As she did, I checked the crowd for Crazy Mary. Sure enough, she was there near the back, hunched in her chair, the shoulders of her shabby jacket dark with rain. Who knew what weddings meant to her, or what memories lay behind those unblinking eyes? Dorothy Fenner had twice, to my knowledge, had Crazy Mary thrown out of weddings she was managing. I couldn't bring myself to do it, and I was sure Diane wouldn't mind her presence. As if she'd heard my thought, Mary turned, cocked her head at me, and smiled softly. I smiled back, nodding, and in unison we turned our gazes back to Diane, who had just reached the head of the aisle.
I love this moment. Young and trembling or calm and not-so-young, seed pearls or tie-dye, intimate ceremony or extravaganza, this first public appearance of the bride always makes me misty. There's all the romance that Western culture can bestow: the idea of the fairy princess, Cinderella, the one and only true love. Not to mention the sheer theater of making a solo entrance in a knockout costume. But it was the courage that caught at my never-married heart. To publicly say, He's the one; I pledge my life to his life. All the divorce statistics in the world can't tarnish that moment. That's the real reason why I help people get married. I'm a sucker for romance.
So I lingered while Diane, bright as a sunrise, took her place beside her chosen man. The candlelight gleamed on her gown and in her eyes, and Jeffrey looked, as all bridegrooms should, like the luckiest fellow on earth. I sighed, dabbed at a tear, and slipped back through the fine old oak-floored dining room into the mansion's kitchen. I had to track down a pair of antique crystal goblets sent over by the groom's grandmother this morning, thus setting off the old lady's tantrum. And I had to ask Joe Solveto, the caterer, where the hell that third waiter was.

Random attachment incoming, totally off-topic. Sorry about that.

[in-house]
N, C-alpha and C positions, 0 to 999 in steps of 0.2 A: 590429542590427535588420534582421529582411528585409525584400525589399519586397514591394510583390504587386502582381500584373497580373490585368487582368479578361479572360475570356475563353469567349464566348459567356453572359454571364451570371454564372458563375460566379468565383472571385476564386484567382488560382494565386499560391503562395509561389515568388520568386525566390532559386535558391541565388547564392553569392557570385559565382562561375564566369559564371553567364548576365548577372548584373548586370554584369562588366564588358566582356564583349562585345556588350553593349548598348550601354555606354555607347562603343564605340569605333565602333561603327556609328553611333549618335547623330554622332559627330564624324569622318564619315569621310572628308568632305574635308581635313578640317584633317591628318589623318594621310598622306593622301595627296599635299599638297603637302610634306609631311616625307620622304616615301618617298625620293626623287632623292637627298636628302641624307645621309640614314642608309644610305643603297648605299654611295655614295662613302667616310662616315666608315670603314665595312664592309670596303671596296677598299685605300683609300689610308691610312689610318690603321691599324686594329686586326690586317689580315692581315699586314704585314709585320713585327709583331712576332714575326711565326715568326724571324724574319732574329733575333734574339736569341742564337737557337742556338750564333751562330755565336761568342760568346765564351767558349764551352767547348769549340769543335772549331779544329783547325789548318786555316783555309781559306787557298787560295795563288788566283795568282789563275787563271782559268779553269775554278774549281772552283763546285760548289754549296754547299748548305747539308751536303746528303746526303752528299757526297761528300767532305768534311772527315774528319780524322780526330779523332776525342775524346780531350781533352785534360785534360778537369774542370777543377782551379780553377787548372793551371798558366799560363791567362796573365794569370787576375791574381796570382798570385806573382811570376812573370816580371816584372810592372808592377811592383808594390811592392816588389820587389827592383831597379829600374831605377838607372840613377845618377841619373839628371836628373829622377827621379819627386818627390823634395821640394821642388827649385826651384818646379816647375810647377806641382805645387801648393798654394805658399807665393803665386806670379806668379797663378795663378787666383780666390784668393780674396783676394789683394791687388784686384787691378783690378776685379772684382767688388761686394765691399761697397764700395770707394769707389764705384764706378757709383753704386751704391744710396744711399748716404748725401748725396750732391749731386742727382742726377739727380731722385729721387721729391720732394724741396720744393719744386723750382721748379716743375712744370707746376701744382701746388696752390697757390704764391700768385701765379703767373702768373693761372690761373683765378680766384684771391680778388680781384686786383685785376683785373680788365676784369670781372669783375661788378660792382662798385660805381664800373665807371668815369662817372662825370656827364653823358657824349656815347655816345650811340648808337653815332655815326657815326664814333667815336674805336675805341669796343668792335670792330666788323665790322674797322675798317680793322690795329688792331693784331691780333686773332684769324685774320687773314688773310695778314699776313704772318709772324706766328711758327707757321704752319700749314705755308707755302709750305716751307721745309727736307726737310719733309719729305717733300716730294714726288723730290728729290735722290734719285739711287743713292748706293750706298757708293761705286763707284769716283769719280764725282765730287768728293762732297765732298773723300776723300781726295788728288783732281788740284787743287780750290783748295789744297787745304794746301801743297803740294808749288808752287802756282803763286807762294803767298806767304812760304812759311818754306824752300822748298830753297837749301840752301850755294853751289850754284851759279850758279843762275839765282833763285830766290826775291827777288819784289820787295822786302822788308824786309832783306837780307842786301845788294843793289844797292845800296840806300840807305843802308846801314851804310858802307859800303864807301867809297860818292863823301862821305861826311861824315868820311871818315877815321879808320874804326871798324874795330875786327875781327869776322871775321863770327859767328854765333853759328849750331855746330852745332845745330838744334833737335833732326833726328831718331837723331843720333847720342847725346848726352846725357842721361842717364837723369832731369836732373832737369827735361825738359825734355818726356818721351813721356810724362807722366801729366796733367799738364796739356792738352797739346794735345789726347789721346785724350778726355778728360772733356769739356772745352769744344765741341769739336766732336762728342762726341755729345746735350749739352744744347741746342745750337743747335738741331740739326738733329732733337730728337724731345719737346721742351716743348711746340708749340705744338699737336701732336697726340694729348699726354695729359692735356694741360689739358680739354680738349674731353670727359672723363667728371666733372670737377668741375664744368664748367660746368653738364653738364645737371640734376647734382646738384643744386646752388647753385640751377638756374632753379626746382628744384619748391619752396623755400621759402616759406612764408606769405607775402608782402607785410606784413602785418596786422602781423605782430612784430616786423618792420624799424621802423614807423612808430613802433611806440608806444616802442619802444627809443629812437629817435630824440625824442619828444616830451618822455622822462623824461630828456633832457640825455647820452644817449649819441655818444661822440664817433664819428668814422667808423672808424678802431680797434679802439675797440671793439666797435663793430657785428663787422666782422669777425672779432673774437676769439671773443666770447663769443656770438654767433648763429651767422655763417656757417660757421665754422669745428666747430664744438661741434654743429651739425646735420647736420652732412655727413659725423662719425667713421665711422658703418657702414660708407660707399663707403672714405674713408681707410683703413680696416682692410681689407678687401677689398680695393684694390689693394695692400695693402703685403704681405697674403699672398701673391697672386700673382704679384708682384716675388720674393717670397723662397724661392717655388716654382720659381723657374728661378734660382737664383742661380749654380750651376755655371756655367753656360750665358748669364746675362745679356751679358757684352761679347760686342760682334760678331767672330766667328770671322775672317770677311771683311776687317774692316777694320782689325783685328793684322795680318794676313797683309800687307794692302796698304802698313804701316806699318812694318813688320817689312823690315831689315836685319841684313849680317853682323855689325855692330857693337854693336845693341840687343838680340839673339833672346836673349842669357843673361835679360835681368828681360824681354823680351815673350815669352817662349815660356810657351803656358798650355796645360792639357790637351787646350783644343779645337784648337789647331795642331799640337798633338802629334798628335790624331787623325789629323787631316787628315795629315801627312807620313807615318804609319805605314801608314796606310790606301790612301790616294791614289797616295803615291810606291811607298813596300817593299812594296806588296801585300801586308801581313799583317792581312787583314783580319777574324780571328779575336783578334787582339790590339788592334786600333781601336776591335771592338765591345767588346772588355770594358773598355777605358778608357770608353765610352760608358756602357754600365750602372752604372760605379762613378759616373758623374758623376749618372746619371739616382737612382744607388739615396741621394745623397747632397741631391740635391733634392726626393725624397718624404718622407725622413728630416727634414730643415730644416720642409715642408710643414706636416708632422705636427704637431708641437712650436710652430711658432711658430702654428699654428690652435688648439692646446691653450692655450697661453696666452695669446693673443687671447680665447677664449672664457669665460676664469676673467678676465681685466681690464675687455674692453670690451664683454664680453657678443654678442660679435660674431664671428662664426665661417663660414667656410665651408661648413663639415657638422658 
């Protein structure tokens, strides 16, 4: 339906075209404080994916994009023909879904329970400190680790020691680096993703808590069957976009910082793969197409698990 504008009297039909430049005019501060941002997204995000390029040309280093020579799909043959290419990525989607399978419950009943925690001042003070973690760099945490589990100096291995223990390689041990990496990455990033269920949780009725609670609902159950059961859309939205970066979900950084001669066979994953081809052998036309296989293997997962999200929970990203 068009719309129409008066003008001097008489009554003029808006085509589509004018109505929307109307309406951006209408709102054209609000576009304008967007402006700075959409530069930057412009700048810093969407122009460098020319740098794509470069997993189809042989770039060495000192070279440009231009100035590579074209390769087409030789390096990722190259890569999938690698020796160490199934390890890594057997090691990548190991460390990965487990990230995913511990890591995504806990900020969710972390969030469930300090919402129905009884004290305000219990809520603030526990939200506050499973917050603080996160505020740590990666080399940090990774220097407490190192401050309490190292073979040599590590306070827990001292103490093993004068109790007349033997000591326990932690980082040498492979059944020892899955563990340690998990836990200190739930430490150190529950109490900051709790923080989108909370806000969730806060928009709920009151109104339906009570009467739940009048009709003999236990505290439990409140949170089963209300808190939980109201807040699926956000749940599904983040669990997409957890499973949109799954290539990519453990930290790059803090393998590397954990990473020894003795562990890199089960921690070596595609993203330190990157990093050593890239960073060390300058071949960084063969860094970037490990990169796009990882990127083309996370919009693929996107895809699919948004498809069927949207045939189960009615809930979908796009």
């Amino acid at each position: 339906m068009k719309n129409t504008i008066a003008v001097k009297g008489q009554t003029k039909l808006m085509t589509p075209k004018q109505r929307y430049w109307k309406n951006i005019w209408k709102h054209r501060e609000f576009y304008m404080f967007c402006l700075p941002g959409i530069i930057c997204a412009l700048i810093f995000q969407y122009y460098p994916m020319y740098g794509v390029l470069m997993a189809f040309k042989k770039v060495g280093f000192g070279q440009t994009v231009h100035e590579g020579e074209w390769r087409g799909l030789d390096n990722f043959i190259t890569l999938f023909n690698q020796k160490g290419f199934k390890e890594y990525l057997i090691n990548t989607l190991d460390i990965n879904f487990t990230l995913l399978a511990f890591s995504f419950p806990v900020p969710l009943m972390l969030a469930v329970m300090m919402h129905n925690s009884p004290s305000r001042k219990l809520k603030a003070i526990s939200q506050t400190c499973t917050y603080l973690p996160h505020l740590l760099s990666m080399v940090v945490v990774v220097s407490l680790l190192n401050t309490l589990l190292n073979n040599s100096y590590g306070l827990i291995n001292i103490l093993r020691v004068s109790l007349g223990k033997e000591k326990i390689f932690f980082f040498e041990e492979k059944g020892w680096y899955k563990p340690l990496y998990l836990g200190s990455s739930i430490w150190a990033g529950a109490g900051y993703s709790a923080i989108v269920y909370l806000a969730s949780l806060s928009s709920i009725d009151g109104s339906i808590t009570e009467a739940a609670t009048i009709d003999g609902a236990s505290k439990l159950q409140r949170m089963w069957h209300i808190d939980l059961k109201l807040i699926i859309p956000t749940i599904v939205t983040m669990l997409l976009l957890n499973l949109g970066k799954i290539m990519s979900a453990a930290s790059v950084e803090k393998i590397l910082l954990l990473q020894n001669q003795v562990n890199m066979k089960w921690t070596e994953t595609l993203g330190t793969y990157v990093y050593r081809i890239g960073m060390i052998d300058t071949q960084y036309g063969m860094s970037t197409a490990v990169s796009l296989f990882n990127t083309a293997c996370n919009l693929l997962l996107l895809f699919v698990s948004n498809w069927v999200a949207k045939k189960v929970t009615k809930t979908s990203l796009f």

The kitchen was crammed with hors d'oeuvres but empty of Joe or anyone else. My stomach growled fiercely at the fans of prosciutto-wrapped asparagus, ranks of crisp snow pea pods piped with velvety salmon mousse, and clusters of green grapes rolled in Roquefort. The wedding cake, three tiers of chocolate hazelnut glory, was already in the dining room, but the old marble countertop along the kitchen wall held a parade of cut-glass dishes piled with petit fours and chocolate-dipped apricots. Surely I could pluck just one apricot from its dish, one tiny cream puff from its pyramid, one oyster from its bed of crushed ice, without disturbing Joe's fearful symmetry. . . .
But no, first things first. I stepped out to the back porch and squinted into the drizzly night, hoping to see the waiter's headlights. Sercombe House sits high on a hill, with terraced flower beds stretching down the lawn. The parking lot behind the house had filled. Parked cars were now lined up nose-to-tail the whole length of the steep drive leading down to the highway, where a mossy old brick wall bordered the property. I could see my modest white van, nicknamed Vanna White, just uphill from Nickie Parry's candy-apple-red '66 Mustang.
The car had been a college graduation gift from Nickie's father. Douglas Parry owned several department stores, a few Alaskan fish canneries, and a good chunk of downtown Seattle. He was so very fond of Nickie that he'd said the three magic words about her wedding: Money No Object. Fifteen percent of Money No Object was going to put me firmly in the black, for the first time since I'd started Made in Heaven. I wondered idly if my parking brake was set--I'd hate to dent that Mustang--but I wasn't willing to brave the downpour to find out.